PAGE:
A recent study from the Barna Research Group found that a vast majority of pastors report high levels of satisfaction with their family lives, but that nearly half of them also admit that ministry has a negative impact on their relationship with spouses and children.
In “The State of Pastors: How Today’s Faith Leaders Are Navigating Life and Leadership in an Age of Complexity,” released last week, the Barna Group reported that pastors are far more likely than average U.S. adults to rate their relationship with spouses and children as “excellent,” even though a large portion of these ministers say their work has been difficult on their family.
A whopping 70 percent of U.S. pastors said their marriage relationship was “excellent,” while 26 percent described it as “good.” In the overall population, less than half of U.S. adults (46 percent) ranked their marriage relationship as “excellent,” while 35 percent described it as “good.” Four times as many Americans (12 percent) as pastors (3 percent) said their marriage was “average,” and seven times as many Americans (7 percent) as pastors (1 percent) said their marriage was “below average” or “poor.”
A similar trend emerged when pastors and U.S. adults were asked about their relationship with children. A full 60 percent of pastors described their parenting relationship as “excellent,” and 36 percent described it as “good.” Only 46 percent of U.S. adults said their relationship with their children was “excellent,” and only 32 percent described it as “good.” Four times as many adults (16 percent) as pastors (4 percent) said their parenting was “average,” and 6 percent of adults (no pastors) described it as “below average” or “poor.”
Yet this pastor family panacea is not without its downsides. Roughly one-quarter of today’s pastors have faced significant marital problems (26 percent) or parenting problems (27 percent) during ministry tenure. Pastors aged 50 and older are more likely to report these problems.
Nearly half of pastors said that their current church tenure has been difficult on their family. While only 8 percent said this is “completely true” for them, 40 percent at least acknowledge it is “somewhat true.” This means that 48 percent of pastors admit that their current ministry has caused some strain on their family.
About one third (33 percent) said it is “not very” true, but even this arguably means that their current ministry has had some — slight — negative impact on family. If taken this way, a full 81 percent of pastors admitted some family strain from ministry, however slight. Only 19 percent said it is “not at all true” that their current church tenure has been difficult on their family.
The Barna study also measured self-reported rates of “burnout,” associated — among other things — with ministry dissatisfaction. “Those who report low overall vocational satisfaction or low satisfaction with their current church ministry are much more likely than the norm to say it’s true that ministry has been hard on their family,” the study reported.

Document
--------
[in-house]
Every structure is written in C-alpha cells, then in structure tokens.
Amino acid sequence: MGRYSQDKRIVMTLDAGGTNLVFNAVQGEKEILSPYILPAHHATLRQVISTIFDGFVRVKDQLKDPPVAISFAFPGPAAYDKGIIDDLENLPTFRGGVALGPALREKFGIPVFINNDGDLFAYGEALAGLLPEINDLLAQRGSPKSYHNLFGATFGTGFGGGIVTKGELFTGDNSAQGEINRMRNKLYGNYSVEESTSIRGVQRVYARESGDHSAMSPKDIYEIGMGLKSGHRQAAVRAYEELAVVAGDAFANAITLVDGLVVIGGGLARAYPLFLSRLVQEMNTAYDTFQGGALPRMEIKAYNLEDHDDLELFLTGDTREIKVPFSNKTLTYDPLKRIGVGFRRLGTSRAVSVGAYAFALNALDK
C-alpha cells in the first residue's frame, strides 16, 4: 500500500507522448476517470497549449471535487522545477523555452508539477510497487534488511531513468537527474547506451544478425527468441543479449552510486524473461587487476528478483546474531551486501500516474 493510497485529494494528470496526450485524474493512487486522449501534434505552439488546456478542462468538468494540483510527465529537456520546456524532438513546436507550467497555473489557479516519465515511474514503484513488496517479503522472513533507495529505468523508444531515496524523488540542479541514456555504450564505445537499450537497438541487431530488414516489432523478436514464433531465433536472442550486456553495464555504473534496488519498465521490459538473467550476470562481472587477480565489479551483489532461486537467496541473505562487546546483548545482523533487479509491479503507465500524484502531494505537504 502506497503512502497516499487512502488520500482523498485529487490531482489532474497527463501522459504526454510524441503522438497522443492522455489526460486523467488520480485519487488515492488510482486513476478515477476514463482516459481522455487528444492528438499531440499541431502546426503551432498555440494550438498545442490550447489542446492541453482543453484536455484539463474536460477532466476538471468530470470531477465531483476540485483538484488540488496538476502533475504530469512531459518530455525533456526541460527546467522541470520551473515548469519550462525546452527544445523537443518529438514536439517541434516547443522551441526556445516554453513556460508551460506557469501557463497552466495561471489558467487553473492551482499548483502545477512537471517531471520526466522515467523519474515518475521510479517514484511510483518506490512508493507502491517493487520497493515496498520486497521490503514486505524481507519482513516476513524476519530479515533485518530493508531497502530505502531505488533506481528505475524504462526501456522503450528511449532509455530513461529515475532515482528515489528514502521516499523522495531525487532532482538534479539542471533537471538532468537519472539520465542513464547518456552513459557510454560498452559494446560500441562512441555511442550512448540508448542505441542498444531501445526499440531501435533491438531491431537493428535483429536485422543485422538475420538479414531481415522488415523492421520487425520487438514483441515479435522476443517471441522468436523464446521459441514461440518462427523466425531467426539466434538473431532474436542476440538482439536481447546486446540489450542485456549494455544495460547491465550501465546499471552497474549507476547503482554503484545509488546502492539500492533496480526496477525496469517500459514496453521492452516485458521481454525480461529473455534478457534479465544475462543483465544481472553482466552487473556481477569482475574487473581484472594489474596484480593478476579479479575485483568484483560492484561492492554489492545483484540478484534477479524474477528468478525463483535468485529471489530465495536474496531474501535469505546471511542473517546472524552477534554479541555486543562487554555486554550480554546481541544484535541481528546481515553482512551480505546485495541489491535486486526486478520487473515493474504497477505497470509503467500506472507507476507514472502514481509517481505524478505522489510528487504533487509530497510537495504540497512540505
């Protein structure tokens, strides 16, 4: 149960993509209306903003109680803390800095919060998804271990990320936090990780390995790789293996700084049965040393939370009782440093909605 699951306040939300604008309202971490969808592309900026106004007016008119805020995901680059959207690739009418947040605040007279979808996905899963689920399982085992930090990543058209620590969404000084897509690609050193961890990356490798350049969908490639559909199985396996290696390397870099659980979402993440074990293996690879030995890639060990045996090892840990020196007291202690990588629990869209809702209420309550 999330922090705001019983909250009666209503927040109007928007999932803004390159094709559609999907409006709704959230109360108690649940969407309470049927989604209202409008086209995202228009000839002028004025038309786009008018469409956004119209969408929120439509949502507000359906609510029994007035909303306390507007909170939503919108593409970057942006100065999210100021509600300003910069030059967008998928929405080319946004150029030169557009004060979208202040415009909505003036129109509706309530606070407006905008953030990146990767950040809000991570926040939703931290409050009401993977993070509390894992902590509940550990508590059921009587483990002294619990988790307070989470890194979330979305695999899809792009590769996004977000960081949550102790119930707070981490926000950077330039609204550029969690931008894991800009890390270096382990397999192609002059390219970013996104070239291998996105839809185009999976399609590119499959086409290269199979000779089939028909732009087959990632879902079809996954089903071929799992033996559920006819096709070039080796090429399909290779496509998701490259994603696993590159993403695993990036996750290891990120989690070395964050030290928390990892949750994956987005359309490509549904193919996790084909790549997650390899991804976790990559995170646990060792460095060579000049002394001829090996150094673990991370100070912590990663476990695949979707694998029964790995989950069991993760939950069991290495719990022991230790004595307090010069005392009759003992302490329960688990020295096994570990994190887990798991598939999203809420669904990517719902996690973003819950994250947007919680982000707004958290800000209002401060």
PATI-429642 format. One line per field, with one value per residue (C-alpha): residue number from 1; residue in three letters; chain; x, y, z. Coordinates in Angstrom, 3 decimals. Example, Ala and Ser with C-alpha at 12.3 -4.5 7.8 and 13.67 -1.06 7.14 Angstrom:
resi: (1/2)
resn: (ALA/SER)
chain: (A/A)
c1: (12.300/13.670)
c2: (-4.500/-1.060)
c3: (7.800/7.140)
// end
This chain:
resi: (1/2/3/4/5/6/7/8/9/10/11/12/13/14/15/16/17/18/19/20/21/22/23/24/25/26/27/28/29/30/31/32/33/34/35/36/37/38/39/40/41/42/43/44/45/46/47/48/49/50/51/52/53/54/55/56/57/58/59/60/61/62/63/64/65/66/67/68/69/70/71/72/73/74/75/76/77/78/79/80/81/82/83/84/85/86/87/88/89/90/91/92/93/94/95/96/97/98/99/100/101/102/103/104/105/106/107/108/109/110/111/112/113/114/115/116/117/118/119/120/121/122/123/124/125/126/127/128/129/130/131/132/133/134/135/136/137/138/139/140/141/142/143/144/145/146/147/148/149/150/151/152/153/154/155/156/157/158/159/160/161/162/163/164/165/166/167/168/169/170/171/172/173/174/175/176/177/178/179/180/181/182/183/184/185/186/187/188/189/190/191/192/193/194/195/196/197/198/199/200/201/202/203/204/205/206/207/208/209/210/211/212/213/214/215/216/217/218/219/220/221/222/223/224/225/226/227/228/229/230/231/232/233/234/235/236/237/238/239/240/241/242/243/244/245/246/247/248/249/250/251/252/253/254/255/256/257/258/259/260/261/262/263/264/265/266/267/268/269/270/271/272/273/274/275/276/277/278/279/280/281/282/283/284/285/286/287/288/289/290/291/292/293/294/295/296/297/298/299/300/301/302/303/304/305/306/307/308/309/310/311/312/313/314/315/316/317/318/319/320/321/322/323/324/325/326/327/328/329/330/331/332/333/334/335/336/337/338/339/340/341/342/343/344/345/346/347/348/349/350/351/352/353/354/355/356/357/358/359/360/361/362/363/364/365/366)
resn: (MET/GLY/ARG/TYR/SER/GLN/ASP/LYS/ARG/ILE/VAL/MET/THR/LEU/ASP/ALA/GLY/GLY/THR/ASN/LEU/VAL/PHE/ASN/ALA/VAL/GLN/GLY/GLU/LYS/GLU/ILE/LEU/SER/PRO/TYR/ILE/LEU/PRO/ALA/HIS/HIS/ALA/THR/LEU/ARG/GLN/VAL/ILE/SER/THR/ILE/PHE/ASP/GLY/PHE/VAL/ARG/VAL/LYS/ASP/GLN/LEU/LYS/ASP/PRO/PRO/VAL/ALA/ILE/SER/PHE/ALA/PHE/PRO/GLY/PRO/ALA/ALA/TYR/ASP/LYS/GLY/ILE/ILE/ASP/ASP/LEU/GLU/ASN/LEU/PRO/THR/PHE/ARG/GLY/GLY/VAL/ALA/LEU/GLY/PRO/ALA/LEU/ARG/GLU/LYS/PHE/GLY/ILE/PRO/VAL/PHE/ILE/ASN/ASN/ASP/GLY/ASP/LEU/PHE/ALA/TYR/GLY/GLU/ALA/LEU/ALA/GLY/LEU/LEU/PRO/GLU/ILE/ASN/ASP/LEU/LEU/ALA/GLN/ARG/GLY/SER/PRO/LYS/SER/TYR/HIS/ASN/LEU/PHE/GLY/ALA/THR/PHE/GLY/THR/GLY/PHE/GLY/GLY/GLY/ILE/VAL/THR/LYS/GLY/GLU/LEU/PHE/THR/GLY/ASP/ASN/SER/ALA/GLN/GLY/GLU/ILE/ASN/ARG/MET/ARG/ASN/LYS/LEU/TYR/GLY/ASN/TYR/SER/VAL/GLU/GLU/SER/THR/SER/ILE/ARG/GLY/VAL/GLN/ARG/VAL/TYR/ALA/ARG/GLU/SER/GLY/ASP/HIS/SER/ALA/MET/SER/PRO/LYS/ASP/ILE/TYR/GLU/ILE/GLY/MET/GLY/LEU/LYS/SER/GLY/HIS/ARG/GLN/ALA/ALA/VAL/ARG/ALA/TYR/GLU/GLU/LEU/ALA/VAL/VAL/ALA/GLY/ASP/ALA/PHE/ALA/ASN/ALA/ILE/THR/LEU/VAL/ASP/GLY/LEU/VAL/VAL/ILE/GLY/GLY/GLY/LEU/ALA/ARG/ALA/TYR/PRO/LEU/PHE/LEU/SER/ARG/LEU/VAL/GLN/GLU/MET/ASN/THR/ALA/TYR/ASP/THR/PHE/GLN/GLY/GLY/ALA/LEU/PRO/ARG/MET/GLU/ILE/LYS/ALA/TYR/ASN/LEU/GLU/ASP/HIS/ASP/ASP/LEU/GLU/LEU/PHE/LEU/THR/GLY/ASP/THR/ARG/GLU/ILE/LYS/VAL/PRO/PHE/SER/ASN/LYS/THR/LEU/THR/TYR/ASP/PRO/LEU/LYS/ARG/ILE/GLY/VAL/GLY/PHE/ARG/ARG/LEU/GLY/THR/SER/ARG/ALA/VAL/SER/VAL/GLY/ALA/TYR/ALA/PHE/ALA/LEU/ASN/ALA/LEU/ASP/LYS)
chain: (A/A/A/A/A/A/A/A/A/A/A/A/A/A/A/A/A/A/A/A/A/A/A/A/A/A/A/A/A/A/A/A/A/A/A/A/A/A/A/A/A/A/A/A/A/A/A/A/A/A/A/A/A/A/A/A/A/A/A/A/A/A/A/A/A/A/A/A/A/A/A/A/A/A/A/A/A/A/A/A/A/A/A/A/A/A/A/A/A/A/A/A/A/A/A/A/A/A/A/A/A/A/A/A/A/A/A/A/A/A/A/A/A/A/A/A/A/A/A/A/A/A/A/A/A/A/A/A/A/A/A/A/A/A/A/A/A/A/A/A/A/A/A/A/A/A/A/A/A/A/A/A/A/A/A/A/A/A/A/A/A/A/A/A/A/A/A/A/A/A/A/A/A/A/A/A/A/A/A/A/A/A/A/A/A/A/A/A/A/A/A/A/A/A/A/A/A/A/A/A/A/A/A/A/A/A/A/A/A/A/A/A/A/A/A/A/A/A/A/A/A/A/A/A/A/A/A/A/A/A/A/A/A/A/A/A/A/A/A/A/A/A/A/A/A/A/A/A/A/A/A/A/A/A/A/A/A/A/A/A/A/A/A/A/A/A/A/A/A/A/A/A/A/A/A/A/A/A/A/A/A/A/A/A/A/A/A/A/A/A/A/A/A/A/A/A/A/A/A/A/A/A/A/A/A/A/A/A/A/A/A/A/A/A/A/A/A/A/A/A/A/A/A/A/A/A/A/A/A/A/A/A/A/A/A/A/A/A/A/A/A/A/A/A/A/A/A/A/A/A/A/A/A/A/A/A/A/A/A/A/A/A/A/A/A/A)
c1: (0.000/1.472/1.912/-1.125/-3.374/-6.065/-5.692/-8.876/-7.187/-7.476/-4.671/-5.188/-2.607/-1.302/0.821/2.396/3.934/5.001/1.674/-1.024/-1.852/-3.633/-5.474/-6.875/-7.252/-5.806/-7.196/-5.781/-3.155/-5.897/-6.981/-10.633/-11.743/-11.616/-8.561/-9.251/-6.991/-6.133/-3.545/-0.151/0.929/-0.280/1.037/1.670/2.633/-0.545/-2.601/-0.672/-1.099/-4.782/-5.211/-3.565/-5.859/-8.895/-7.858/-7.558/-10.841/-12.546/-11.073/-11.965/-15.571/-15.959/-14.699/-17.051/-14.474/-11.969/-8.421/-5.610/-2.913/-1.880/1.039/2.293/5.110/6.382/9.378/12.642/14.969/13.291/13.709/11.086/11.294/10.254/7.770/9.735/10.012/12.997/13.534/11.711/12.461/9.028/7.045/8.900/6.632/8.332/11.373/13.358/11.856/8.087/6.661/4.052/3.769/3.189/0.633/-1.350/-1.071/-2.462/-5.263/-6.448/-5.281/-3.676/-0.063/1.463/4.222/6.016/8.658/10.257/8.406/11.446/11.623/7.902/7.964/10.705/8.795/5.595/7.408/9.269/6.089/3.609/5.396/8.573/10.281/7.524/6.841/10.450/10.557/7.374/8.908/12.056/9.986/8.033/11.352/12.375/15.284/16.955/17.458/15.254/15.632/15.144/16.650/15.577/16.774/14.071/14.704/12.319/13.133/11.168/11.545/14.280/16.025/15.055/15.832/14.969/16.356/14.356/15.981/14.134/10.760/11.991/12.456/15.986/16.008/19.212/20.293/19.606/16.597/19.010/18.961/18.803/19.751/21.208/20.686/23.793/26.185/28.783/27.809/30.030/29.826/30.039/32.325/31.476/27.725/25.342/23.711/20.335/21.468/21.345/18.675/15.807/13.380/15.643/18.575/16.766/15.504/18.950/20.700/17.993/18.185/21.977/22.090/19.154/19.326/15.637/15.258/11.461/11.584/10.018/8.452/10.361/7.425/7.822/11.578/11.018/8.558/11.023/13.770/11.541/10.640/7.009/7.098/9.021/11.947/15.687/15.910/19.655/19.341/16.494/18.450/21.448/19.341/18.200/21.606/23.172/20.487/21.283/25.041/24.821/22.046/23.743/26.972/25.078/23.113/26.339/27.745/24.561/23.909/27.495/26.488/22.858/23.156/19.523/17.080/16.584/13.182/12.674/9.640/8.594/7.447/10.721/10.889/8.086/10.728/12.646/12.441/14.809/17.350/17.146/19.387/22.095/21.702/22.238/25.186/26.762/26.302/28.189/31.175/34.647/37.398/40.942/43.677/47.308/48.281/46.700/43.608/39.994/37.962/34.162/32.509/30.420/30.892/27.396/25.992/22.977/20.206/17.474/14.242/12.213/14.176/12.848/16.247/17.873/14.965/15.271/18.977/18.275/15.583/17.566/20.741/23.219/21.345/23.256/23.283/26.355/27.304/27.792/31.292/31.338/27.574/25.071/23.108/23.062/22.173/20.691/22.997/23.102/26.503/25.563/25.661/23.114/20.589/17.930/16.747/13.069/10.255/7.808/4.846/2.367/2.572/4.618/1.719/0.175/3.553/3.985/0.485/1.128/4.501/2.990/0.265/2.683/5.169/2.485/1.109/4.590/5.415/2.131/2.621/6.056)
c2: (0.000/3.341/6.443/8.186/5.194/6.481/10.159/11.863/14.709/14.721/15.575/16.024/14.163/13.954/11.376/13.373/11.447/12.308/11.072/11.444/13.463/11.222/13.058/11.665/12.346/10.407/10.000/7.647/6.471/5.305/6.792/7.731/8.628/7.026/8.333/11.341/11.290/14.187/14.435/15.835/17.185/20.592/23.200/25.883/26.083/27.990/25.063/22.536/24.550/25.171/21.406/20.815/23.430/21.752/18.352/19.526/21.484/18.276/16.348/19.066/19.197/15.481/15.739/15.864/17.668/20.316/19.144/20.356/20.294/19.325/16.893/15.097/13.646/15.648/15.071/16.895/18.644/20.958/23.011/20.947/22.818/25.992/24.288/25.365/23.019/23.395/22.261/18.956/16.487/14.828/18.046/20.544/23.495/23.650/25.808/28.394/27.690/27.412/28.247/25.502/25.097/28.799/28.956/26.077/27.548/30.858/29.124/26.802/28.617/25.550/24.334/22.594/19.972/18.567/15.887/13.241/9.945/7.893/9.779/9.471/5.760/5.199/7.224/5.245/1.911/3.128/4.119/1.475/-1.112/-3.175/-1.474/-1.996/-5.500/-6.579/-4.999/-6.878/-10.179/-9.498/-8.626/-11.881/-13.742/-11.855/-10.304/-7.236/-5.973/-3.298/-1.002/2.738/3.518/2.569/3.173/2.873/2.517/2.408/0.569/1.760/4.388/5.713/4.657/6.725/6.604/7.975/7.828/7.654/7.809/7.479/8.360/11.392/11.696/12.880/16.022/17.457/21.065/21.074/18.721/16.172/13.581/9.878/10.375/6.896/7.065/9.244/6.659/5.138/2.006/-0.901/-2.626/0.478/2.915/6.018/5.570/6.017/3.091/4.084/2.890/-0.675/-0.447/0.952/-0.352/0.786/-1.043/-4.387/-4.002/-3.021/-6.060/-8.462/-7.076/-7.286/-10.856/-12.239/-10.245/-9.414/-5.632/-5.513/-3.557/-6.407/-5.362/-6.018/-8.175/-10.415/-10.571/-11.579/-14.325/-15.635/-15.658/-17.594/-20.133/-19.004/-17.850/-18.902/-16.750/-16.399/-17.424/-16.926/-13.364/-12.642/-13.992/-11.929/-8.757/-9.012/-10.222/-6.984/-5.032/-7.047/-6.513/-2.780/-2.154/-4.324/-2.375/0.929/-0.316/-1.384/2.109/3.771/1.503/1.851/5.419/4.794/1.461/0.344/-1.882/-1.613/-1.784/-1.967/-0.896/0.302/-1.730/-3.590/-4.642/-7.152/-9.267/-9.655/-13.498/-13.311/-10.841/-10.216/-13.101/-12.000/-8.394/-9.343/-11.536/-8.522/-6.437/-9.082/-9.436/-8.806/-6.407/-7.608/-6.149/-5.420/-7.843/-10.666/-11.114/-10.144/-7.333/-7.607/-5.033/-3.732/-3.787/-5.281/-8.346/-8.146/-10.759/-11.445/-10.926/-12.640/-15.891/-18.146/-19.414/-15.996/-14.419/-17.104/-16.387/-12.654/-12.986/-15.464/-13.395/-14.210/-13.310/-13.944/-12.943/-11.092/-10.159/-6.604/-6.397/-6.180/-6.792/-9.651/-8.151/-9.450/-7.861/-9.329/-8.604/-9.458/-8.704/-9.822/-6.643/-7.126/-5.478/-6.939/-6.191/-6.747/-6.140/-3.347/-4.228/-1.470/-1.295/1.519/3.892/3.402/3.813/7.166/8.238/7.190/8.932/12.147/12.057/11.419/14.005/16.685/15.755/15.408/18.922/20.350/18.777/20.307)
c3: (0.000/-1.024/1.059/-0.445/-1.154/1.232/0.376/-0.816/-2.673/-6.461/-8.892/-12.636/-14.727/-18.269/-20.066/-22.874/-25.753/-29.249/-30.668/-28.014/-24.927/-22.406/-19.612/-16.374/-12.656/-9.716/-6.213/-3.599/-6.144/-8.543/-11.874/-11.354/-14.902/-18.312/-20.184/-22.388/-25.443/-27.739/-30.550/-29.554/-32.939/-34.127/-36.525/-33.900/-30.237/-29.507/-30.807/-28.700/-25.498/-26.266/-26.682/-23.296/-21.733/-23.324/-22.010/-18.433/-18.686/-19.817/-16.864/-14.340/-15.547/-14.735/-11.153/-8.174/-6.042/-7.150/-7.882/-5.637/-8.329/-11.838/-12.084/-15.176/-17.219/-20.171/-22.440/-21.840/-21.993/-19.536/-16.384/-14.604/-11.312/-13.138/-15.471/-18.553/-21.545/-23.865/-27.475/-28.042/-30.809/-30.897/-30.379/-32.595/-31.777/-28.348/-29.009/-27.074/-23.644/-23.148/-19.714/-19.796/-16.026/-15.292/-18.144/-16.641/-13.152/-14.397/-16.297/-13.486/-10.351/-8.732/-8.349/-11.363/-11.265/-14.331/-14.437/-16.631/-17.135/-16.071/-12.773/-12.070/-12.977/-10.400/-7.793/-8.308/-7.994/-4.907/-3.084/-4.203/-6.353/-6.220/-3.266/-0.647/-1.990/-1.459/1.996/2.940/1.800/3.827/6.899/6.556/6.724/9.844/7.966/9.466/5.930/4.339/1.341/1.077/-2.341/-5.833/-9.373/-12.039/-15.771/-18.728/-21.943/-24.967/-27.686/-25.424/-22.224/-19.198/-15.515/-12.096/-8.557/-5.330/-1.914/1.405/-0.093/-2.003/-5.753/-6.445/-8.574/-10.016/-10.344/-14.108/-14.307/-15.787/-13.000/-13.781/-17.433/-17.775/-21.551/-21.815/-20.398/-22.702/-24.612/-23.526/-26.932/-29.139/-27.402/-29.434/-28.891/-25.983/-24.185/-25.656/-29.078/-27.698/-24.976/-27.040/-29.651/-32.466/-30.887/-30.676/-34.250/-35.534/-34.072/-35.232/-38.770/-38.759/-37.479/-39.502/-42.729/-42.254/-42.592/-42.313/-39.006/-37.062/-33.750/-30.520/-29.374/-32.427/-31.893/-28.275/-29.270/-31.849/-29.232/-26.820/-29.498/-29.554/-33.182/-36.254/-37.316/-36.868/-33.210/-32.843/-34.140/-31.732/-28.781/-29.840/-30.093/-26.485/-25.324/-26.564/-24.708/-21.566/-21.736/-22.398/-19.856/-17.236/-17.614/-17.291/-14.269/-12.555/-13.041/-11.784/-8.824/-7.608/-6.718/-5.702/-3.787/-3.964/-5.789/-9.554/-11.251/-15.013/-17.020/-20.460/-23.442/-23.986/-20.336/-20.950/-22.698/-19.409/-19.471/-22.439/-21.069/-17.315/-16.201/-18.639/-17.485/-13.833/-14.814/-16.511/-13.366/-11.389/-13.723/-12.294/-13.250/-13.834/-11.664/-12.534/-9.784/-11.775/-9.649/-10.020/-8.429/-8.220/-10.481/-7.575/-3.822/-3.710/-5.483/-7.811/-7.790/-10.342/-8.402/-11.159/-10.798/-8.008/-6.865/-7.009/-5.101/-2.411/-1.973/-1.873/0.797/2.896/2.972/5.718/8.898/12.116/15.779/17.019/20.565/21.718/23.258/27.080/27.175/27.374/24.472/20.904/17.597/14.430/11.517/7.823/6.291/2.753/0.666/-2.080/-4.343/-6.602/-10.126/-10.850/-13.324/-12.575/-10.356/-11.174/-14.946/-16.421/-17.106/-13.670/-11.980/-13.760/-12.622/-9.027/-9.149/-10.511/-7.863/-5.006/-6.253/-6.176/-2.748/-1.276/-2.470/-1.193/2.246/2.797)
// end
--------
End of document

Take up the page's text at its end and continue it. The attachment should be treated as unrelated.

According to Barna, 75 percent of those at high relational risk reported that their current ministry has been hard on their family, with 41 percent saying this is “completely” true and 34 percent saying it is “somewhat true.” Overall, less than half of all pastors said this. Relationally high-risk pastors were also more likely than those at low risk to report lower levels of satisfaction with their current church ministry: only 30 percent said they were very satisfied, compared to 65 percent of low-risk leaders.
The effect of ministry on a pastor’s family is tied to that pastor’s ministry satisfaction, Barna concluded.
The Barna study also reported shockingly high levels of porn use among pastors, with over half admitting to having struggled with it in the past. Porn is the most likely addiction among pastors.
Nevertheless, pastors report higher satisfaction with their spouses and children than average adults. This could be due to the pressure pastors and their families experience to be the best in their community, but it is still heartening — especially contrasted with the porn statistics — that pastors still prioritize and maximize their family relationships, despite at least some level of work-life strain.
Pastors are likely not unique in reporting some strain between work and family life, but they can perhaps present a model of successful marital and parenting relationships. There might be something in the extra prayer and Bible reading for which pastors are known that encourages and inspires better family lives. It might be wise for the rest of us to take stock and learn from their examples.